Last Updated on May 5, 2021 by Fiona Maclean
Across the water from Padstein – a sunny afternoon feast at St Enodoc Hotel.
Halfway down the M4 from London to Cornwall, my phone rang. An apologetic Rachel from reservations at St Enodoc Hotel calling to let me know that our confirmed lunch on the Terrace, scheduled for Bank Holiday Monday needed to be postponed, thanks to a met office storm warning…
A premonition? I’d just been reading Giles Coren’s review of a newly opened London restaurant which sums up many a contemporary British dining experience and if I’m honest, I wasn’t at all disappointed that I wouldn’t also be experiencing ‘Scott of the Antarctic levels of British expeditionary fortitude’. Gentle readers, I’m made of softer stuff.
Rachel did, however, kindly manage to find space for us the day before, when the forecast was just for gentle drizzle. I’ve been to St Enodoc Hotel before when Nathan Outlaw ran the grill and fine dining restaurant – and I remember the terrace from then, on a day when eating inside was definitely the best option. Gentle drizzle can easily turn into wind-lashed driving rain when you are sitting at the top of the hill looking across the Camel Estuary from Rock to Padstow…
On Sunday morning though, the skies were a perfect blue with just enough of a sea-breeze to keep things comfortable on a coastal walk. And, that’s how the weather stayed all day. We arrived at the pristine, whitewashed hotel to a terrace of happy, warm diners basking in the afternoon sun. And had time for a quick drink in the pretty gardens before we made our way to our table overlooking the sea.
If you are drinking, then do enjoy a glass of local Camel Valley sparkling wine. My pinot noir rose was spot on and a great way to start the afternoon.
The hotel terrace must have one of the best views in Cornwall, if not in England and, they’ve now reopened for bookings only on Friday, Saturday and Sunday, subject to the weather. Make your reservation and if the weather isn’t appropriate, you’ll be offered an alternative date. There’s an a la carte menu on Friday and Sunday while Saturday is barbecue day.
There is a range of snacks to share (or as a light starter) and starters. On the snack list alongside the nocellara olives and warm country loaf, you’ll find Porthilly oysters, spicy nduja doughnuts, pollock brandade with music bread and crispy buffalo cauliflower which one of our group picked.
From the starter menu, dishes include mackerel teriyaki with puffed rice, wasabi and radish and chilled gazpacho with creme fraiche and crouton. But, it was hard to resist the lobster thermidor crumpet. A simple but delicious idea, with a warm crumpet topped with chunks of fresh lobster in a rich creamy sauce. Topped with fresh steamed samphire and sea purslane, it was a contemporary take on a posh dining favourite from the 1970s.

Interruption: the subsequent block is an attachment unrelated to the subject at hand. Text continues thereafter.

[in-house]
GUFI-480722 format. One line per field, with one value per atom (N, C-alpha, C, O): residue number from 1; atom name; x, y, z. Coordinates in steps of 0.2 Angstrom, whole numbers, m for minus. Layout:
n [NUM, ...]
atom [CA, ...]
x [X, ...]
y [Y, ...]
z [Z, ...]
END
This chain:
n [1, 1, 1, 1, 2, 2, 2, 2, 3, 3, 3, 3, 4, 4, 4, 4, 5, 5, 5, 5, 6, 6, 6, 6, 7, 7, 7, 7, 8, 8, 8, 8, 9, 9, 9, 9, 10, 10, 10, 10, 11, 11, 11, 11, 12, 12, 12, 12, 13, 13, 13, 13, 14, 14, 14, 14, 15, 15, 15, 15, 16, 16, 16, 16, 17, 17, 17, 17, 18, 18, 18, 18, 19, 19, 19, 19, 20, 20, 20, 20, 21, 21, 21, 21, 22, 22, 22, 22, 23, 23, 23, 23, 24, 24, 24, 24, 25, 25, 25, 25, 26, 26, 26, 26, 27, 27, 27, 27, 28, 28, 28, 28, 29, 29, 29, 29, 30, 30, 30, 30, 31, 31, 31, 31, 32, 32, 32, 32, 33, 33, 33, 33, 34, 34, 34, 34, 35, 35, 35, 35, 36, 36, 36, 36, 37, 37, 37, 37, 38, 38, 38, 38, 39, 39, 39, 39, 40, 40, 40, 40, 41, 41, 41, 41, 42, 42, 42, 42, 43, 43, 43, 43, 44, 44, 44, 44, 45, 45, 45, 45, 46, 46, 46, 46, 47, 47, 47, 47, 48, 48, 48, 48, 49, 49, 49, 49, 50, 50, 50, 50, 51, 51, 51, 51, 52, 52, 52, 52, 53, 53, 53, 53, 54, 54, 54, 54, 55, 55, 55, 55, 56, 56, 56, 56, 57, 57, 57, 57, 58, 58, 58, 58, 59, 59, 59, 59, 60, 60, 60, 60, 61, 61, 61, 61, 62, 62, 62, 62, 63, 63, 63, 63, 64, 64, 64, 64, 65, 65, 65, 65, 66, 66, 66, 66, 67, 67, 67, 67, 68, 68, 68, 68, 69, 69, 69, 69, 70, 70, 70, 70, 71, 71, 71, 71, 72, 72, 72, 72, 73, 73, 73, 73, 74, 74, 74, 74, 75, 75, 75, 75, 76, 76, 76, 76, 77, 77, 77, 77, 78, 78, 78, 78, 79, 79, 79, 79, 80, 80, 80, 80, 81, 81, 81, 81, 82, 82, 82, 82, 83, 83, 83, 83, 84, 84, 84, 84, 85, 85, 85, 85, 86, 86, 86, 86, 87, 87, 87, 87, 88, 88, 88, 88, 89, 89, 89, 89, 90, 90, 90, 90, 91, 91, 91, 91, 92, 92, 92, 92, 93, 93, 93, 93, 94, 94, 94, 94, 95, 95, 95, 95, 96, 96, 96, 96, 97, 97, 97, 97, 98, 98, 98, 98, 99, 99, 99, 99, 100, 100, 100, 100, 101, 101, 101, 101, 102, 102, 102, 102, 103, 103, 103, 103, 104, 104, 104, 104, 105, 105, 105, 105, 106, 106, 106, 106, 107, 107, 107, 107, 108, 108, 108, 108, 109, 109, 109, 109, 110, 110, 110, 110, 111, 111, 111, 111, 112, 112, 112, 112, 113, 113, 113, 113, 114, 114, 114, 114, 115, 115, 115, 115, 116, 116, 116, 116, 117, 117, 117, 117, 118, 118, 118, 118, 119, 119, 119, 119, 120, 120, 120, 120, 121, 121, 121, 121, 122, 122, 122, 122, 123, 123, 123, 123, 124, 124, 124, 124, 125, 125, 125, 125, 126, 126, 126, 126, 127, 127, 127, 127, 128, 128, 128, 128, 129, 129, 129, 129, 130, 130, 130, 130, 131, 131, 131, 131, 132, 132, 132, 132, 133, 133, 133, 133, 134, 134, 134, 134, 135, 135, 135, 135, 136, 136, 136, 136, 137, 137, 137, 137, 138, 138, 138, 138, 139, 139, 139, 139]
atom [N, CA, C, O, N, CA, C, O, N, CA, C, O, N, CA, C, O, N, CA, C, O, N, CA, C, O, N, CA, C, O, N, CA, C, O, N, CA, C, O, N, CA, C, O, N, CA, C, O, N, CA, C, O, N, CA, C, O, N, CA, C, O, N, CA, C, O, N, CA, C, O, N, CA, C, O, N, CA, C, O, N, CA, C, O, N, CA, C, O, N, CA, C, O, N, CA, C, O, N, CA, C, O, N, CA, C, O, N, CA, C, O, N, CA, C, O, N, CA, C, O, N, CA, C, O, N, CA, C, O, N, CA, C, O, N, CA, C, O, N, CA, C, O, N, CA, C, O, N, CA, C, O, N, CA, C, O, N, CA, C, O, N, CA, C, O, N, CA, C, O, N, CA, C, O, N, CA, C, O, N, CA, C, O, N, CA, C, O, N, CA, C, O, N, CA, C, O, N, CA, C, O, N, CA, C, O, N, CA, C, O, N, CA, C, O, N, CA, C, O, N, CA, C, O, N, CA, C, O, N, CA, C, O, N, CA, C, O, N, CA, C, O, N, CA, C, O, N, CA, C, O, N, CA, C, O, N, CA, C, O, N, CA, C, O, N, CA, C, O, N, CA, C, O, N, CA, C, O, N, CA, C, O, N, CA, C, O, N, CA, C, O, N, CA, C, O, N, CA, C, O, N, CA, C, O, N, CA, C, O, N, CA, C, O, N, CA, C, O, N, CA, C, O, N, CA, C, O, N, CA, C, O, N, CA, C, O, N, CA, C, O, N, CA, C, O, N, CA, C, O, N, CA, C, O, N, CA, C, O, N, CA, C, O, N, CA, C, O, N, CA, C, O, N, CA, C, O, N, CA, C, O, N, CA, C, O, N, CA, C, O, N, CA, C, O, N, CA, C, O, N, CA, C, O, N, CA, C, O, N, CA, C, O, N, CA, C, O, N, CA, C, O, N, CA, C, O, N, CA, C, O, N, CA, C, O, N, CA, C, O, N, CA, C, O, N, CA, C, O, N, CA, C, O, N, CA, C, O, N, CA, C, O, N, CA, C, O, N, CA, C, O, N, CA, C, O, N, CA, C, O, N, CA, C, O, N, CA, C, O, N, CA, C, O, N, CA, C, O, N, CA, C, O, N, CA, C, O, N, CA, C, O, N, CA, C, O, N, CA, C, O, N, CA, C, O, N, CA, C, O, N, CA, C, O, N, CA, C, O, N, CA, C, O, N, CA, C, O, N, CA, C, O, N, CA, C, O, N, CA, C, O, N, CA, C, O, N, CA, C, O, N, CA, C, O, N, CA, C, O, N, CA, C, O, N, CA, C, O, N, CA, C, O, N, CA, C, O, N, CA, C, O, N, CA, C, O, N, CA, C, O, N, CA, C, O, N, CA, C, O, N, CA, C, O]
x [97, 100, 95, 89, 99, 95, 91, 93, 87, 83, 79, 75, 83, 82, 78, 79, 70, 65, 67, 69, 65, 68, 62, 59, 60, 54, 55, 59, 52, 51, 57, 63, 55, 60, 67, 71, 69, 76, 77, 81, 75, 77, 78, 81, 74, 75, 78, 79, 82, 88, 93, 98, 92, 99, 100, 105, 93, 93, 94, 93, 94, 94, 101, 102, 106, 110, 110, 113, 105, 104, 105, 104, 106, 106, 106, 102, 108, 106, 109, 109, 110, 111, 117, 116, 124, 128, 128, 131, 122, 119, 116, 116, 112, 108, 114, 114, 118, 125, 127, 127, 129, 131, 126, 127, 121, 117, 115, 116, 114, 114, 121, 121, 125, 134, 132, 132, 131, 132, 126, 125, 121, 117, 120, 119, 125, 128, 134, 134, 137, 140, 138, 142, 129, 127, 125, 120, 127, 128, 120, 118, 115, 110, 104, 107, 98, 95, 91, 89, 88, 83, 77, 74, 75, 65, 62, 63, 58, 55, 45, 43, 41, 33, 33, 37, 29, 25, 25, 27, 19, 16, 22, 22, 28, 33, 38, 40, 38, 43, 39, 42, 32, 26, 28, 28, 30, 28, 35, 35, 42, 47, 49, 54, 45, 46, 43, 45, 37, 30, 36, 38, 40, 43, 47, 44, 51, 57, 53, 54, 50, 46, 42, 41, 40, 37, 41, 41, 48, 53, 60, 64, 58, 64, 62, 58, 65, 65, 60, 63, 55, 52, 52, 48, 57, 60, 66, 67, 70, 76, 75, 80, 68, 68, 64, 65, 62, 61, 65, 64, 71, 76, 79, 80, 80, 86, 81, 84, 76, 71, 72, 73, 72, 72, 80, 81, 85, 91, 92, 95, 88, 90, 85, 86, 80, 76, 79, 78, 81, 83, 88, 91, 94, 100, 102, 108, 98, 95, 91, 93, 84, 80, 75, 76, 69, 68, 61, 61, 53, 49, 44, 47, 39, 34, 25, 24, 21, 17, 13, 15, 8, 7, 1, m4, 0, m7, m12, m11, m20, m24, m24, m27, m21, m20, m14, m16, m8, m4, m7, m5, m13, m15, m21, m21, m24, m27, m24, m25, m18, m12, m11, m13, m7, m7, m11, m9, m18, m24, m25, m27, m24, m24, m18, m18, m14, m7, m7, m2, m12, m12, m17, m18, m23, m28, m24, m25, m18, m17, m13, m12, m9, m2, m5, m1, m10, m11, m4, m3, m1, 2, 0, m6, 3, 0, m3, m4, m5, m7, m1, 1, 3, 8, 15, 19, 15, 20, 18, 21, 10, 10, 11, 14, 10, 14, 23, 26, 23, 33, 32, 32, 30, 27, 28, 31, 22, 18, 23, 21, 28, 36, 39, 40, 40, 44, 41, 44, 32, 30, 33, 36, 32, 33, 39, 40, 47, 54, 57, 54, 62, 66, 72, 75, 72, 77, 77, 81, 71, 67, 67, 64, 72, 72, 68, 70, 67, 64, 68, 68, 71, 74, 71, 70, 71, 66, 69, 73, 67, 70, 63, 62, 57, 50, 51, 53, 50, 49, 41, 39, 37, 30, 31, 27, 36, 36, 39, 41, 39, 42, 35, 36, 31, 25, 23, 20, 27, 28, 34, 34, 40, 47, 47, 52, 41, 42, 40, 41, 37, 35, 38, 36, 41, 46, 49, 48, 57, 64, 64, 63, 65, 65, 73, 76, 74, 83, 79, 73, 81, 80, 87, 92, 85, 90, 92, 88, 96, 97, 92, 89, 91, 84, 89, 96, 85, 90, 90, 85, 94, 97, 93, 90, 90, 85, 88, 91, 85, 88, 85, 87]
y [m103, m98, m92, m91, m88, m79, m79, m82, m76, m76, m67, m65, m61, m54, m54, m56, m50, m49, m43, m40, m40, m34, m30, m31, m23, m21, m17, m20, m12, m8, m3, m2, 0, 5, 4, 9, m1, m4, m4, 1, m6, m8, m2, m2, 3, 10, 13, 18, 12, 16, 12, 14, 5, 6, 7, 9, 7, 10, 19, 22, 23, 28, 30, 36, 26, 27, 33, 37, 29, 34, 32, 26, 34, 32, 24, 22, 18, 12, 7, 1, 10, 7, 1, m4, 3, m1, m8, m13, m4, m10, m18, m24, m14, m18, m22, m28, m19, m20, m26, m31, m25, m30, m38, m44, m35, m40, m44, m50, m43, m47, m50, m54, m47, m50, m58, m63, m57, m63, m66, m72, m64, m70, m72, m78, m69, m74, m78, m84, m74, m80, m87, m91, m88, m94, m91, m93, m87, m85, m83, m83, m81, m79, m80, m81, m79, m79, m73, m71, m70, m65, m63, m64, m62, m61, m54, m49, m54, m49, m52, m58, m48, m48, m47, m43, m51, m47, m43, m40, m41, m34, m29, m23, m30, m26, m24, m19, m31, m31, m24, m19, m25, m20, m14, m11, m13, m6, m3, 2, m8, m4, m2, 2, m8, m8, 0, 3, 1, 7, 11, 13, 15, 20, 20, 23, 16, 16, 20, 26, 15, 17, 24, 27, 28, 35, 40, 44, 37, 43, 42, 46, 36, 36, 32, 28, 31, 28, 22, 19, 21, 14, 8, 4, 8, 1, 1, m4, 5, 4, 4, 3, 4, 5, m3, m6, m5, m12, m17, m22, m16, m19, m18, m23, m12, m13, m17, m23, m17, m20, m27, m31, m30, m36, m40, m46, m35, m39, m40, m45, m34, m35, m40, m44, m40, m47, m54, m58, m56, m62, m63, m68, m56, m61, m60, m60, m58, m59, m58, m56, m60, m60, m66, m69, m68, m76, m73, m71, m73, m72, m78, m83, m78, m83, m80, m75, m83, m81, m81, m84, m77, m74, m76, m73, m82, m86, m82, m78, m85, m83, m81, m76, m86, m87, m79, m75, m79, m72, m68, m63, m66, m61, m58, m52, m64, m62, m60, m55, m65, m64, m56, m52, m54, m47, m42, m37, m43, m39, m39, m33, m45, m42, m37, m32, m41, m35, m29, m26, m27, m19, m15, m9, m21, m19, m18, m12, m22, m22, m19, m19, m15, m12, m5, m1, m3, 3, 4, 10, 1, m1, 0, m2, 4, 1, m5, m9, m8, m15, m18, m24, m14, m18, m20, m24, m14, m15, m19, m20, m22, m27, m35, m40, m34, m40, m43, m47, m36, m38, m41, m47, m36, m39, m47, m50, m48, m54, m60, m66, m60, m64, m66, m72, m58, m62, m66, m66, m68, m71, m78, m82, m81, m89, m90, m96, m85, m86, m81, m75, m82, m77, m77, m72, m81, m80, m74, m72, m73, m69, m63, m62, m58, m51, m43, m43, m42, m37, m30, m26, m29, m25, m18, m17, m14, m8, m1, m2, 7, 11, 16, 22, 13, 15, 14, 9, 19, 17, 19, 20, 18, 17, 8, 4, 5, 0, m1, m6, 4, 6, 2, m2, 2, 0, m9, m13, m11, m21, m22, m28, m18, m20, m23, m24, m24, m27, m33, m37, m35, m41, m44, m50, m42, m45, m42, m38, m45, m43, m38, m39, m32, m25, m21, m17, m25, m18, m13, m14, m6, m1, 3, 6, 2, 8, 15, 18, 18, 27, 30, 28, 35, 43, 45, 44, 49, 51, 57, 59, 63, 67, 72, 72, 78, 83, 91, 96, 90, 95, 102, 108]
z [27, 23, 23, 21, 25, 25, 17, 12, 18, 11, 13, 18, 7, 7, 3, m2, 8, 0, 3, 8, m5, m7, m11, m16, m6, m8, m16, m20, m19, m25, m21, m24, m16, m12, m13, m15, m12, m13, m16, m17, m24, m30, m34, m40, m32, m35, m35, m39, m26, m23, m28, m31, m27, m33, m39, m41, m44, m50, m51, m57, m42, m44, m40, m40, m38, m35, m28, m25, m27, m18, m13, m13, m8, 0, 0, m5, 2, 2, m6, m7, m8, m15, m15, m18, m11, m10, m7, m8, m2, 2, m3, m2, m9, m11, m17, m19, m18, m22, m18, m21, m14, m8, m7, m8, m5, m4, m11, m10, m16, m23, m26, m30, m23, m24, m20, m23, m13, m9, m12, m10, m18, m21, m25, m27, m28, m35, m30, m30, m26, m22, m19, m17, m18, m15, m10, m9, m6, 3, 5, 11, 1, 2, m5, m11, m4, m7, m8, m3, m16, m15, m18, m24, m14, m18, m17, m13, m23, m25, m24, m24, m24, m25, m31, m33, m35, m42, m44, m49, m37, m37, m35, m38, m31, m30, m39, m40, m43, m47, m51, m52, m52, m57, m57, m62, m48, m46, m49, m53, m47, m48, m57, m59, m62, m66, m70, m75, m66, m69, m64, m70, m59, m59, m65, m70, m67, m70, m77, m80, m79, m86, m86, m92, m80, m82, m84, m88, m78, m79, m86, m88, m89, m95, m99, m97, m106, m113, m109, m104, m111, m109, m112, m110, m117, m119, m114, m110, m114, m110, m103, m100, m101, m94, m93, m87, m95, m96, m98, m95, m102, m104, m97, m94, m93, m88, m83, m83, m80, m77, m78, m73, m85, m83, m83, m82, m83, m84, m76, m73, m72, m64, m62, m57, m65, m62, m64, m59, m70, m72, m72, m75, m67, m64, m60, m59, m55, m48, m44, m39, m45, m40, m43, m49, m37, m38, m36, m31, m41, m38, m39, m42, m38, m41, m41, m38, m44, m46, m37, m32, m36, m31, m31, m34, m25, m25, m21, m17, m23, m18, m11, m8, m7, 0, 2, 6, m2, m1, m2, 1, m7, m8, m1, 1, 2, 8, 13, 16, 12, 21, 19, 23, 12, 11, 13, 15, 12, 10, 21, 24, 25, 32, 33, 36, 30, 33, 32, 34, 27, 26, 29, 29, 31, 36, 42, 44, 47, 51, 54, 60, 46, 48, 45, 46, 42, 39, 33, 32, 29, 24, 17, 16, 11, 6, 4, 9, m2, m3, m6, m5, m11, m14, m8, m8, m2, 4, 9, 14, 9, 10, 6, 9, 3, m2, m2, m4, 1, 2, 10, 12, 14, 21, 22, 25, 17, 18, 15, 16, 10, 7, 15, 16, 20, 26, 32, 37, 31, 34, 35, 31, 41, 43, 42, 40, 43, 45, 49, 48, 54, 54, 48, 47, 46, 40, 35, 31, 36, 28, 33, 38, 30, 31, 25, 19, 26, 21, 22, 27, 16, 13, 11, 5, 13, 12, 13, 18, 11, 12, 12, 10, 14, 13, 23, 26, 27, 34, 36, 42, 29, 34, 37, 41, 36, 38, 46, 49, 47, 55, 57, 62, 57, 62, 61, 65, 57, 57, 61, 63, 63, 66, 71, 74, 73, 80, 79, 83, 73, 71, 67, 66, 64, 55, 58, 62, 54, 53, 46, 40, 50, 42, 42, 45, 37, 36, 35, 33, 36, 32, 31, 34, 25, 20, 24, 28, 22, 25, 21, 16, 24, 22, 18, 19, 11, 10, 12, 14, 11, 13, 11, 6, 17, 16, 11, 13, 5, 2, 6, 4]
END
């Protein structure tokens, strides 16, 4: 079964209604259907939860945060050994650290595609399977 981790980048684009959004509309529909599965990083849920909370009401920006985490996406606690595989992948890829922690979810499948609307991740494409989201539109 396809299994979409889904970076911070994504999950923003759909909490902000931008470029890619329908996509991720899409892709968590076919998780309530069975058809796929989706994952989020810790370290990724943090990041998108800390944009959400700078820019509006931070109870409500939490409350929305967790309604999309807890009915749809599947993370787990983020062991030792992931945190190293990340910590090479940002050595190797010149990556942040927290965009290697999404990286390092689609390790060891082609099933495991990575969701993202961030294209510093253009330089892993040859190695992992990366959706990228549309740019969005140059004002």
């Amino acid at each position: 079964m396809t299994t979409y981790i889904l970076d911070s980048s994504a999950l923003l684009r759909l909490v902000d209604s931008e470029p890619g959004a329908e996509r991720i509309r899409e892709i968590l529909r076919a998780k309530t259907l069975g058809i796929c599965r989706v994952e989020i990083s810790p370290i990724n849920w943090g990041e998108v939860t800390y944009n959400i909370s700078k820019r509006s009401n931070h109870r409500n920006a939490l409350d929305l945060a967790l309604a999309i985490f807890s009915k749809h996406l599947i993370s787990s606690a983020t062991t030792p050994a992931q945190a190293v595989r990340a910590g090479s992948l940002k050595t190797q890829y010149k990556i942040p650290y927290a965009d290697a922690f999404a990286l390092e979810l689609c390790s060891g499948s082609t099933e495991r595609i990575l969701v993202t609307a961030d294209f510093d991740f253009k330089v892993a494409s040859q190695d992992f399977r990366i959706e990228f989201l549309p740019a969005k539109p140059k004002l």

My companion’s wild mushrooms on toast with truffle and egg yolk received similarly positive noises. A good selection of truffled wild mushrooms laced with a rich egg yolk and truffle sauce sat on a soft, toasted, buttery slice of brioche. Next time!
Although we were all tempted by the day’s special of local sirloin steak with chips, in the end, we opted for lighter dishes. My plaice with samphire and njuda butter with new potatoes was a triumph of balance. Njuda is a soft, spicy chorizo sausage that could so easily have overwhelmed both fish and samphire, But, the perfectly cooked and flakey plaice, served on the bone, was complemented rather than overwhelmed while the samphire added textural interest and a salty note.
My companion enjoyed roast sea trout with gnocchi, leeks, mussels and dill. Her pretty as a picture plate was based on a generous helping of mouthwateringly soft and perfectly seasoned gnocchi topped with immaculately cooked succulent seatrout and complemented by fragrant dill oil garnished mussels and charred leeks.
Meanwhile, our third guest ordered the halloumi burger with smoked onion mayo, a seeded bun and fries. I’d seen the burgers being served to other tables and already knew I’d have food-envy when her order arrived. Sure enough, a veggie burger with two thick slices of fried halloumi (not greasy) and plenty of garnish arrived. Smoked onion mayo added a real wow factor. This is the kind of veggie dish that would have me giving up meat with no problem.
Two between three for dessert seemed a good idea and although my own first choice would have been the strawberry Eton mess, I’m allergic to the fragrant berries, making this time of year a constant challenge. It’s difficult to make an Eton mess look pretty but here, the use of Italian and French meringue and some careful plating with fresh strawberries, strawberry sorbet and sprigs of micro basil did just that. No complaints at all from my companions.
The clotted cream ice cream sandwich with raspberries and mint that I enjoyed was equally stunning. Yes, I did share, no I didn’t want to – I loved the fresh raspberries complemented by sprigs of mint and light mint jelly with fresh raspberry sorbet. And, the clotted cream ice cream was deliciously rich and creamy topped with fine slithers of sponge.
This is the best way to dine al-fresco and on a sunny day, it’s an experience you shouldn’t miss. Personally, I’ll be delighted when there’s the option to dine indoors too if the British Weather does let us down. But in the meantime, if you happen to be in Cornwall, don’t miss St Enodoc Hotel Terrace.
I’ve heard that the hotel itself has a few vacancies through the summer, so if you want to hedge your bets and enjoy a staycation in a great location with food that we can promise will be good, do check for yourself.
We’ve also got a tried and tested list of hotels to recommend. Check our feature and click through to read more about any of the Cornish Boutique Hotels that we’ve reviewed in the last few years.